4. That the terms of this section were not satisfied there is no evidence to show. Then the plaintiff is alleged to have purchased the land from the widow of one Durvasappa, who had himself purchased it from one Balappa, in whose name the patta stood and who died sometime in 1907. It is alleged that the plaintiff had made an application for transfer of patta in his name, but even that is not borne out by the record, so far as our attention has been drawn to the evidence. It is sufficient to say that the question was not raised before the Court of trial and we are unable to hold that the procedure laid down by the Act was not followed on this point.

5. It may be pointed out that the learned District Judge has not really confined himself to the issues that arose before him, He proceeded on grounds which do not appear to have been raised by the issues and which do not come apparently within the purview of the Act; take for instance grounds Nos. (a) and (5), namely, 'no attempt was made to distrain the moveable properties of the defaulters which were more than sufficient to liquidate the arrears' and 'no attempt was made to distrain the crops on the land before the land was attached,' These would not be good grounds for setting aside the sale by a suit. Then he finds in paragraph 10 of the judgment: 'Further more there was combination among the bidders.' If any such case was relied upon by the plaintiff, it should have been taken distinctly in the issues. Beyond a general allegation that the sale was illegal, irregular and fraudulent, it was not alleged that there was any conspiracy among the bidders which would vitiate the sale.

6. I would set aside the judgment of the District Judge and dismiss the plaintiff's suit with costs here and in the Court below.

7. Oldfield, J.--I agree with my learned brother's conclusion, and desire only to say a few words with reference to the plaintiff's contention, that the sale is bad because he had no such notice of the attachment, as he was entitled to under Section 25 of the Revenue Recovery Act, II of 1864. That section entitled a defaulter to notice of the attachment in the shape of a written demand served upon him; but in order to plead that section, the plaintiff must show that he is the defaulter. The facts are that the plaintiff had bought land about 2 years before the sale, which stood in the name of one Blipped who was not his vendor and died before the sale and that the patter was never transferred, to plaintiff's name. The patter in fact is alleged to have remained in the name of Blipped, notwithstanding his decease. The plaintiff, however, says that he had applied for transfer of patter on the date of the sale. But the only evidence as to such application is (given by the plaintiff's 8th witness, the plaintiff's agent, and it does not show when the application he speaks of was made or granted or whether it was before the sale. The 1st defendant further denies that the application referred to by the witness related to the suit land and the evidence of the witness is not absolutely clear on the point. There is further the failure to examine the plaintiff's 2nd witness the Reddy regarding it. In the circumstances it does not seem to me to be proved that any application had been made when the sale took place.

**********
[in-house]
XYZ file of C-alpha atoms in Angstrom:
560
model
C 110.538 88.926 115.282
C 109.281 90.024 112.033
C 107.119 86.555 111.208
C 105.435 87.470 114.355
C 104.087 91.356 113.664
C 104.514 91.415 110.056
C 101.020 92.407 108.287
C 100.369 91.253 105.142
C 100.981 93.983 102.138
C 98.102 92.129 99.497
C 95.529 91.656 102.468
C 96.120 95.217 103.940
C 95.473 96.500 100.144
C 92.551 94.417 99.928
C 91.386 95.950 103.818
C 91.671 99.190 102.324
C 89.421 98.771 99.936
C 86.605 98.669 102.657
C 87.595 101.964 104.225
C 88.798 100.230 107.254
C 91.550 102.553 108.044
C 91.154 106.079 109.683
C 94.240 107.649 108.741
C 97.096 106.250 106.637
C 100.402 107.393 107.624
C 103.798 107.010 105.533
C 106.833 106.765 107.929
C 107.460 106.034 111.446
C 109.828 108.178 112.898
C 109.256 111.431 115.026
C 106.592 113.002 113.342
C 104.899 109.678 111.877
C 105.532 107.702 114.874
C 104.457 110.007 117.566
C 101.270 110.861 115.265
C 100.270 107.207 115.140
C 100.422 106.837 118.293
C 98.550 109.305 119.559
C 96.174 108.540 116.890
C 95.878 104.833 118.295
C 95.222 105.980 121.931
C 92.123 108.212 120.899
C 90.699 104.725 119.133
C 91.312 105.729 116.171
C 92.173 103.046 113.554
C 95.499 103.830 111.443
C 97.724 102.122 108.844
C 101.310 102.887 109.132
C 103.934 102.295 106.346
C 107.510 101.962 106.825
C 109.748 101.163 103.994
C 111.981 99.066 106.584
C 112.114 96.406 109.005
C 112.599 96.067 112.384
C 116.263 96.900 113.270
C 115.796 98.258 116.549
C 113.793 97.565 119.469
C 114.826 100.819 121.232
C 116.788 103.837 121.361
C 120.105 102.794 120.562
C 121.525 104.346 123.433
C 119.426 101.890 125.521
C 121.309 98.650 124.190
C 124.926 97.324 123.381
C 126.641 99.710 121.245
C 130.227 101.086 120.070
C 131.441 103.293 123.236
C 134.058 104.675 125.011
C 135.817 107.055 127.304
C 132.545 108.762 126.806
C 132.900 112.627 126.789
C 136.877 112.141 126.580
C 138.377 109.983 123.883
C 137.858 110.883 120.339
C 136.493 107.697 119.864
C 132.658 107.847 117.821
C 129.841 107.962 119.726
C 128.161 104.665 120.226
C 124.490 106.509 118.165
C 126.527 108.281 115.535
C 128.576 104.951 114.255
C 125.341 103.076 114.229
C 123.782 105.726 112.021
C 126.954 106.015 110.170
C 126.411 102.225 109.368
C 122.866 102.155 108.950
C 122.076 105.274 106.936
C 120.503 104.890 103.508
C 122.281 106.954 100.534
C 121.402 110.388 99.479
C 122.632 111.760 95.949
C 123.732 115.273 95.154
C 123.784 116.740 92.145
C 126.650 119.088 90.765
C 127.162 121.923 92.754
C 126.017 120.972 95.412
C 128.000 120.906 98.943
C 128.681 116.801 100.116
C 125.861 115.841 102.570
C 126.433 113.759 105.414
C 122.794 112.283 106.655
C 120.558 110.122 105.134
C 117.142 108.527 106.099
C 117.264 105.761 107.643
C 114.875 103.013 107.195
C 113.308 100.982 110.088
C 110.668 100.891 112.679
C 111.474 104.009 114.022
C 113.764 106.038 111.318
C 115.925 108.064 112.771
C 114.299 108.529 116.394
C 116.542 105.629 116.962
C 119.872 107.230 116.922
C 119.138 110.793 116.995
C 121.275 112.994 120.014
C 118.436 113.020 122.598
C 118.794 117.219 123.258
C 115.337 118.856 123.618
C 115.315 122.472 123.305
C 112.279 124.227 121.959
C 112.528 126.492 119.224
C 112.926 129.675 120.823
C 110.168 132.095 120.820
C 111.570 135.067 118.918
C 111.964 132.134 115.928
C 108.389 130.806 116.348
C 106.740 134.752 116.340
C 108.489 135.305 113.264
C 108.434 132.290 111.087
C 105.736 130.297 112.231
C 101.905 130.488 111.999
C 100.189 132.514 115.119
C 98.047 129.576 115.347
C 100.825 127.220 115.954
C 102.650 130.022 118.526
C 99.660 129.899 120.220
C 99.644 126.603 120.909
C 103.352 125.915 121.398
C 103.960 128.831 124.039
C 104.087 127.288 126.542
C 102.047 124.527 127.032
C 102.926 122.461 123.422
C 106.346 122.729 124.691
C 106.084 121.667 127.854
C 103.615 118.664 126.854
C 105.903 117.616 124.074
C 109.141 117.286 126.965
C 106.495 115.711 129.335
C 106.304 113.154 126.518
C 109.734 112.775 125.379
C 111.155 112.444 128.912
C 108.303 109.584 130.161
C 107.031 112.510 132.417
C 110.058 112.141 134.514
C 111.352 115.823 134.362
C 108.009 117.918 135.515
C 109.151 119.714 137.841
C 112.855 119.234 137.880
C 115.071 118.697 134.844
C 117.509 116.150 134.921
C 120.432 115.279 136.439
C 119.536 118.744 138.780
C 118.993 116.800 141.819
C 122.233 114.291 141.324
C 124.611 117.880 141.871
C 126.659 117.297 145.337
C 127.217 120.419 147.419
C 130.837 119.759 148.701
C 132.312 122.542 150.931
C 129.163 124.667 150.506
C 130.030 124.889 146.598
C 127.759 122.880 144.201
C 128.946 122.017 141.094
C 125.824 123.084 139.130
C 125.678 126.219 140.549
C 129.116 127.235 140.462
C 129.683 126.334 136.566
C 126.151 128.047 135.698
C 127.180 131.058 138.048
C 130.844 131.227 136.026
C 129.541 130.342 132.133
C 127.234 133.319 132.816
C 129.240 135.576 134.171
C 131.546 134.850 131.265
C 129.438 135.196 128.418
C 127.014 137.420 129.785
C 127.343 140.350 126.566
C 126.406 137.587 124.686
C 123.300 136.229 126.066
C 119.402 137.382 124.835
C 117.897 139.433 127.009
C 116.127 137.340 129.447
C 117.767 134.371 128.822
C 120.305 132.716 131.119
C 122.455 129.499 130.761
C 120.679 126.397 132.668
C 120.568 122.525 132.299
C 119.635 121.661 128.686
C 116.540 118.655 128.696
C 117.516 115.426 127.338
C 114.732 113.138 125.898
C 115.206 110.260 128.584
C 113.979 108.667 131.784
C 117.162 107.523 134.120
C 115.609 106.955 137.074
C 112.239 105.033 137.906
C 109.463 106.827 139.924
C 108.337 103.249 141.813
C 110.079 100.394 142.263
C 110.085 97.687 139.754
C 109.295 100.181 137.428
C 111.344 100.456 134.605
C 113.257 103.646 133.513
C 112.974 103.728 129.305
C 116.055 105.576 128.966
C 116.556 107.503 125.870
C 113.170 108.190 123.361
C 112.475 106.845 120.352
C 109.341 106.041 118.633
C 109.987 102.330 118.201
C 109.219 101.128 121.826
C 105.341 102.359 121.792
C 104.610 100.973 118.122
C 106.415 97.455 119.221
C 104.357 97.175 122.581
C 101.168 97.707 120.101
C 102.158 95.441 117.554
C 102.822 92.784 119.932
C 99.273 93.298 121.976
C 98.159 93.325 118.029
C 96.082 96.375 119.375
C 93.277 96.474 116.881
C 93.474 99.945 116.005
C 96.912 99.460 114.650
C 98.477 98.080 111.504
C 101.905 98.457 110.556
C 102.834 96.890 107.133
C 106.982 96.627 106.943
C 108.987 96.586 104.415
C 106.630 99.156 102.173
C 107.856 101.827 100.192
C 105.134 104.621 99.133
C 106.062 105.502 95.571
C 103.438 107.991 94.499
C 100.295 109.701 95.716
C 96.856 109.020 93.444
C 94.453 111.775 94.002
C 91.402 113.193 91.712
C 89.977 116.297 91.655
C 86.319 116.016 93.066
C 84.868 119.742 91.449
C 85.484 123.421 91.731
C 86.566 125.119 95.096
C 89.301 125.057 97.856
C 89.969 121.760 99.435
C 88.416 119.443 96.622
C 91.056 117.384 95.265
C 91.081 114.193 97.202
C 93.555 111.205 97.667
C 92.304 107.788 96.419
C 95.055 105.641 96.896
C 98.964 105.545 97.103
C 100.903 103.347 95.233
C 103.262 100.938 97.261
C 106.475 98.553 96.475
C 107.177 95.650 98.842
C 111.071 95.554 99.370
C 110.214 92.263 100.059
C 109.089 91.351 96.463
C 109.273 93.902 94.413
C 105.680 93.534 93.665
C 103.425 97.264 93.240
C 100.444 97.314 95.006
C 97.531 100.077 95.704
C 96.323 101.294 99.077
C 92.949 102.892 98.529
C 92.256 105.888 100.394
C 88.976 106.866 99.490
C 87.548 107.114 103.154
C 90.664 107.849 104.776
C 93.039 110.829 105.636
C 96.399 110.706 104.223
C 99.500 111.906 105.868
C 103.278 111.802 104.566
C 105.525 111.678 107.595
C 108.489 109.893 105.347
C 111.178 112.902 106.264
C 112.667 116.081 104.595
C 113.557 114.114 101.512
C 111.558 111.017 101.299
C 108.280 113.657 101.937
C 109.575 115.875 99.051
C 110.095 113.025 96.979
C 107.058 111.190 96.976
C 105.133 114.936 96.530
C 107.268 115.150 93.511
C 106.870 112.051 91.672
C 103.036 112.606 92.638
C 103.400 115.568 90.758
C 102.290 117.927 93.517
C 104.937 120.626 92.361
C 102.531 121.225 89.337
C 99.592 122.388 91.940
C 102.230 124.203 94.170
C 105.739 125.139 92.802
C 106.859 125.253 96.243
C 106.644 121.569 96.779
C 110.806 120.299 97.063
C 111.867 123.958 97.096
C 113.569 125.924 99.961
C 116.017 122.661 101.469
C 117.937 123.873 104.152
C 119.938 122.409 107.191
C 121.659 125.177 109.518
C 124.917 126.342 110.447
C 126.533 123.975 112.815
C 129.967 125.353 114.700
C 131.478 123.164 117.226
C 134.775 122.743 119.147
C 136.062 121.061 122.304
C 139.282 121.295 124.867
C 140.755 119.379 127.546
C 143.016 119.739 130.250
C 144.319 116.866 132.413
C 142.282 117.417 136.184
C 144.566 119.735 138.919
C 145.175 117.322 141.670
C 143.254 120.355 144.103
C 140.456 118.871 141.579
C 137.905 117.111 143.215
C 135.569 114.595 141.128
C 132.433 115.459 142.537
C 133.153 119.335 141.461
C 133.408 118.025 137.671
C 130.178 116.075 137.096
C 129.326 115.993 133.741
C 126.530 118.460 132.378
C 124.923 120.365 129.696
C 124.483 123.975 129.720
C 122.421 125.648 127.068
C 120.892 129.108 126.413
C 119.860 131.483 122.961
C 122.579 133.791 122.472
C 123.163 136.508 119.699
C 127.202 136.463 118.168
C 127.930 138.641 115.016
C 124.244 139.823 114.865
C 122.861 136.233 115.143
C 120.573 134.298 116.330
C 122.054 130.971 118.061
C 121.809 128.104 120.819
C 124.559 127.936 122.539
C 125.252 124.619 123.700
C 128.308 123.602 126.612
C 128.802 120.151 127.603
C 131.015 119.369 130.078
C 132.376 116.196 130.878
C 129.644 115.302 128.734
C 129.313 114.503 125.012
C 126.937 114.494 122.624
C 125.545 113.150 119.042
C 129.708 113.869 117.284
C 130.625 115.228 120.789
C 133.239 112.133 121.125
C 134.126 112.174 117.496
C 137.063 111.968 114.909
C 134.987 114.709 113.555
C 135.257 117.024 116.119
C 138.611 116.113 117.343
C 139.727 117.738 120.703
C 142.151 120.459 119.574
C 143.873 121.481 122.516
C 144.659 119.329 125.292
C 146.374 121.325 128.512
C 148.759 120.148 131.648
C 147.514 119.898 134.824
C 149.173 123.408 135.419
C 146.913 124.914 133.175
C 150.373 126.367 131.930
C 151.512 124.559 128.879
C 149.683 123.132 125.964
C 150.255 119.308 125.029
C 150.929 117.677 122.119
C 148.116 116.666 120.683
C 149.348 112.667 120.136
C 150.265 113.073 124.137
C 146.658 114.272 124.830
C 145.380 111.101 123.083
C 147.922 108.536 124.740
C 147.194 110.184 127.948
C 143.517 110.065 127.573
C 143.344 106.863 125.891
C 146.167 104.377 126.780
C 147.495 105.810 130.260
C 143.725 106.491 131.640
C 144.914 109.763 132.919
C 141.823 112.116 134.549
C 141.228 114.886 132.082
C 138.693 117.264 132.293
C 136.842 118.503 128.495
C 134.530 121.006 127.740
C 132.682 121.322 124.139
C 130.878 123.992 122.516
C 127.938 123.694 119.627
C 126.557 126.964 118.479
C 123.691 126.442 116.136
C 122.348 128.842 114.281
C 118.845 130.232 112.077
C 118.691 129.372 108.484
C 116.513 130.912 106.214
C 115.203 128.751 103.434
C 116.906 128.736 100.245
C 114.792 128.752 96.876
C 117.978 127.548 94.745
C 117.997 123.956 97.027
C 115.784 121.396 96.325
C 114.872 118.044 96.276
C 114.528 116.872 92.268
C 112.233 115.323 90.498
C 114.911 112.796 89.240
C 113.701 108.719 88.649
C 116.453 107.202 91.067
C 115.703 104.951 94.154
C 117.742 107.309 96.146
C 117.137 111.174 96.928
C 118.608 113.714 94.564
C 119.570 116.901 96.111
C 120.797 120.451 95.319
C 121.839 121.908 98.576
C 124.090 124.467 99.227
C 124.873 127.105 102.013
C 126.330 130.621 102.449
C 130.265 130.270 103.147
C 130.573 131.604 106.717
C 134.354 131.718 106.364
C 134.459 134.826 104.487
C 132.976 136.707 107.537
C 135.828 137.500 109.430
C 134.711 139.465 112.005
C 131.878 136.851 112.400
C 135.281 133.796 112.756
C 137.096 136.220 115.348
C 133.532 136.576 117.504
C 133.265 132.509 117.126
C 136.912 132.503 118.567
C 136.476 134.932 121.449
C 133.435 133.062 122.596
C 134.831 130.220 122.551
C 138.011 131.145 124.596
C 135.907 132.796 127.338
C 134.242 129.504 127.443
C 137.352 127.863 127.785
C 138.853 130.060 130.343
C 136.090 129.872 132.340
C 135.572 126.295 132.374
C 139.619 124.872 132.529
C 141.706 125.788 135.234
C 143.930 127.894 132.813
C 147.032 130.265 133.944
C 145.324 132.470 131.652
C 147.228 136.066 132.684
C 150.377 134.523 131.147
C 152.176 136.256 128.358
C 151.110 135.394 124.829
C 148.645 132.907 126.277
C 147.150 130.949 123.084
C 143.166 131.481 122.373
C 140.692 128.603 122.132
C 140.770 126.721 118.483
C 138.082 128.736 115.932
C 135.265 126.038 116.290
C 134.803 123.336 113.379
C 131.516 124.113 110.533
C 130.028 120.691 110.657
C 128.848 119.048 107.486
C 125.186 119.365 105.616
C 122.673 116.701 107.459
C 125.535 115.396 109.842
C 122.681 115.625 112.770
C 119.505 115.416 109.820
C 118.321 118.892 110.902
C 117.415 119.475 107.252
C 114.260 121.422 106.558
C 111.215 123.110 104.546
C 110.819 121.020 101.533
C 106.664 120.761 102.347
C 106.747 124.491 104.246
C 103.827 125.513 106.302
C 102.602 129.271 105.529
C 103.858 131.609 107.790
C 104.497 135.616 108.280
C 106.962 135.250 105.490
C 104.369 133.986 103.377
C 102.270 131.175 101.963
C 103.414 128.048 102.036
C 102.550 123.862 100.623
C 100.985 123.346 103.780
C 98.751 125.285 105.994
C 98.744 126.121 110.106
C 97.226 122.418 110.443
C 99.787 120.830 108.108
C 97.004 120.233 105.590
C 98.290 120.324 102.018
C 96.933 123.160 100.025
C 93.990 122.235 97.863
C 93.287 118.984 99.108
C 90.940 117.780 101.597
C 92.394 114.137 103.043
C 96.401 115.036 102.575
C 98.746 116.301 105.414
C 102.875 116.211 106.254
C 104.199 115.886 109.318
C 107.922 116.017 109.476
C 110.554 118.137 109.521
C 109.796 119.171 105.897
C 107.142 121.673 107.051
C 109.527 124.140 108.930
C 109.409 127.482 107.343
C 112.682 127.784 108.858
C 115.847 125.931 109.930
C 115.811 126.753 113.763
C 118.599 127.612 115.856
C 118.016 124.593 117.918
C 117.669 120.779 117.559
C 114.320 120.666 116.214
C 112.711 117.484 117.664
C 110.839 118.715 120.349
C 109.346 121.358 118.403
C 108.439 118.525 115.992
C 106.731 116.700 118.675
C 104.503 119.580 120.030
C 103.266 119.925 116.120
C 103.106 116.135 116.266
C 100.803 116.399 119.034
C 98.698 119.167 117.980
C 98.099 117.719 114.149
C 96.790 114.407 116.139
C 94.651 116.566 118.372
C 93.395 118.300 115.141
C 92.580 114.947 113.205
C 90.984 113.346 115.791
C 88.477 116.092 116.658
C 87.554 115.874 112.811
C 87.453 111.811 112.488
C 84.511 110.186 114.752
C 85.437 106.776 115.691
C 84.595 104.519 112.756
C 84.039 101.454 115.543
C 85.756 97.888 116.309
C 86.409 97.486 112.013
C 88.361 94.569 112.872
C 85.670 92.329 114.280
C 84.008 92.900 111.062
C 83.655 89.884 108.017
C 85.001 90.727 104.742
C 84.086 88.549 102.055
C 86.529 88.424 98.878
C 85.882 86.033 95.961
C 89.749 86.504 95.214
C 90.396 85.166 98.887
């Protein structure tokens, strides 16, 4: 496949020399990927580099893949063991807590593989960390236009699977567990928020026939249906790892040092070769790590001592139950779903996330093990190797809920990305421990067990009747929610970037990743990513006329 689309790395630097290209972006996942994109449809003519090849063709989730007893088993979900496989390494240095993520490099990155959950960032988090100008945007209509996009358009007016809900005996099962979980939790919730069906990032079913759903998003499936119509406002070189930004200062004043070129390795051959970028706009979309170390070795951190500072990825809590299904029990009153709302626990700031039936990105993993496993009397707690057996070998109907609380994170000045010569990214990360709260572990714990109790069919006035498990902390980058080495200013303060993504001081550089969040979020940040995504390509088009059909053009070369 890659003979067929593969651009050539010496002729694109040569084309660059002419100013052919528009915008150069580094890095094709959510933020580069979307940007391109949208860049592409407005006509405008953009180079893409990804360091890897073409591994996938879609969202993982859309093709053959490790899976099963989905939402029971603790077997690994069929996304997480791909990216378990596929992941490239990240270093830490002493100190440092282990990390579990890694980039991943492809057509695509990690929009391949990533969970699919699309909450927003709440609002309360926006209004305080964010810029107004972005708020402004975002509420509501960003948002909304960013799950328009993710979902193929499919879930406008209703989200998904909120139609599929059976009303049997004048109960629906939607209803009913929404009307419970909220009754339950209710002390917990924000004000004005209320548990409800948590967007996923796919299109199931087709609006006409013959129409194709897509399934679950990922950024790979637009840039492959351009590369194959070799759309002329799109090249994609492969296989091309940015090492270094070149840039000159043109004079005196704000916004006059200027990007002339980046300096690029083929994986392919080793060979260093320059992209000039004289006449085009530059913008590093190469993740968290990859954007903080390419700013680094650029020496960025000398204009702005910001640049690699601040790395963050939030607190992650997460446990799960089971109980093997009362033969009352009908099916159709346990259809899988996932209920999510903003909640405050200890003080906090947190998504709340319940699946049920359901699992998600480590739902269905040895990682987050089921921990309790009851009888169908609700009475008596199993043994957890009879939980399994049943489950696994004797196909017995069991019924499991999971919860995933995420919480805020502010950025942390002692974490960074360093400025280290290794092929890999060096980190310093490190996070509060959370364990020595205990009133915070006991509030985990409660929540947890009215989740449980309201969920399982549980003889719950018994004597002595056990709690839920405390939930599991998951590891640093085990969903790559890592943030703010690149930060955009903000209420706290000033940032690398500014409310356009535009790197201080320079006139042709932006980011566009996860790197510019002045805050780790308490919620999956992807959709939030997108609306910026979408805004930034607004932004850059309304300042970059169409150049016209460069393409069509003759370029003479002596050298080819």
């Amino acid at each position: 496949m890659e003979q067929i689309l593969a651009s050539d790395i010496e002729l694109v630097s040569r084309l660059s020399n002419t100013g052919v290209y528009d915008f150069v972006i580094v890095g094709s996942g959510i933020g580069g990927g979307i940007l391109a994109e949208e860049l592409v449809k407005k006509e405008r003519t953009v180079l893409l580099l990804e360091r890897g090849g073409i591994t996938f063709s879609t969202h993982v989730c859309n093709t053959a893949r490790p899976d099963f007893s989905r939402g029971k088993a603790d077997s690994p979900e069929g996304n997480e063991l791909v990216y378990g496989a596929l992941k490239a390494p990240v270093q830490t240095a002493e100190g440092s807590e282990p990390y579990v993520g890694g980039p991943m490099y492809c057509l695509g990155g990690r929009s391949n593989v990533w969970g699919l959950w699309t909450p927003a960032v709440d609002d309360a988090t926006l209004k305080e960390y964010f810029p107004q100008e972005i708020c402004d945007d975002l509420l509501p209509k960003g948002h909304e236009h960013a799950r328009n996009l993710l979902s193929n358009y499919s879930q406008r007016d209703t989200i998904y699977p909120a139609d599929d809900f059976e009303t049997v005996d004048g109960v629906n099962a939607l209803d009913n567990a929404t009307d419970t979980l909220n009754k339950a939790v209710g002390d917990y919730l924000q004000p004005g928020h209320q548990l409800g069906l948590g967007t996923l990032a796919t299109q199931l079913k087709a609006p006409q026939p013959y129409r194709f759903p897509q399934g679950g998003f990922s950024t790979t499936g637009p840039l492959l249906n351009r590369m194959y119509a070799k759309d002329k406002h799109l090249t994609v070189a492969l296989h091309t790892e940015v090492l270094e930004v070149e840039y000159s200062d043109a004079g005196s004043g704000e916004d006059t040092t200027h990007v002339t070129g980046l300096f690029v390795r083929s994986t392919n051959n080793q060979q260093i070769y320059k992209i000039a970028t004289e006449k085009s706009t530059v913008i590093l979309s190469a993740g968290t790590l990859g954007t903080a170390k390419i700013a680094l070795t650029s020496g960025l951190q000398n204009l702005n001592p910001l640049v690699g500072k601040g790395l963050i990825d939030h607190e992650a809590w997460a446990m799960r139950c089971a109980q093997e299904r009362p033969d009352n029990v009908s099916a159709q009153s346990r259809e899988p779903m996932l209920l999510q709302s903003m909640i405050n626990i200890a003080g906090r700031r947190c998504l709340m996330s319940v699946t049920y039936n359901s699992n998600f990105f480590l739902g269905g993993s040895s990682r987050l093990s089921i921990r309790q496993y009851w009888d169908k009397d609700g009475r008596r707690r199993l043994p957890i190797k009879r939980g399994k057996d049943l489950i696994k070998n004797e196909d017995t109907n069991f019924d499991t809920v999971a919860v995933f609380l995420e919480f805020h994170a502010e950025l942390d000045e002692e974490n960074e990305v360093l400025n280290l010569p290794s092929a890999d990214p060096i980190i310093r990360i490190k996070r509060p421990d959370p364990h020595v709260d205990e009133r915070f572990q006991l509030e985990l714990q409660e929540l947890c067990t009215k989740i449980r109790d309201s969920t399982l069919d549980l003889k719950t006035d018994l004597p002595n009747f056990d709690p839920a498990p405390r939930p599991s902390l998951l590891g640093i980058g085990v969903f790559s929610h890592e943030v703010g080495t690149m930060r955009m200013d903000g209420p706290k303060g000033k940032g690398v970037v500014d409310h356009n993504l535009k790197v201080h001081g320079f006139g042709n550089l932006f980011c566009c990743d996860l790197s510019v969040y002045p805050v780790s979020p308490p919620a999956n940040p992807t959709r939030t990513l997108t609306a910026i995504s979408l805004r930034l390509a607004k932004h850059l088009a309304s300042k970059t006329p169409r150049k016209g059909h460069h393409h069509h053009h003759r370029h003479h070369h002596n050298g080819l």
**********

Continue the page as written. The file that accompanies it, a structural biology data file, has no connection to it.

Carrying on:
8. Then it is contended that, even if there was no registration in plaintiff's favour and no application for any, he was the defaulter, because he owned the land, and had not paid the revenue. This can, I think, be answered by reference to Zamora of Halibut v. Seatrain 2 Ind. Dec. 865. There, no doubt, the patter stood in the name of a tenant, and the complaint was that there was no demand on the landlord. The decision, however, was: 'By suffering the registry to stand in the tenant's name, the proprietor puts him forward as the ostensible owner, and as between him and the Government the service upon such tenant must be taken to be, in law, service upon the real owner. He cannot complain that the Government is in error in serving the written demand on the person whom he permitted to appear as the ostensible land-owner'. I do not think that the plaintiff's position can be better than that of the proprietor referred to in Zamora of Calico v. Stream M. 2 Ind. Dec. 865 when instead of allowing some one else to appear as the ostensible patted, his conduct has resulted in there being no ostensible patted at all. For these reasons, I think that the plaintiff's contention based on Section 25 of the Act must fail even on his allegations of fact.

9. I agree further with my learned brother that the record indicates that the plaintiff did not think it worth while to press this contention at the trial, and that we ought not to allow him any opportunity to revive it now.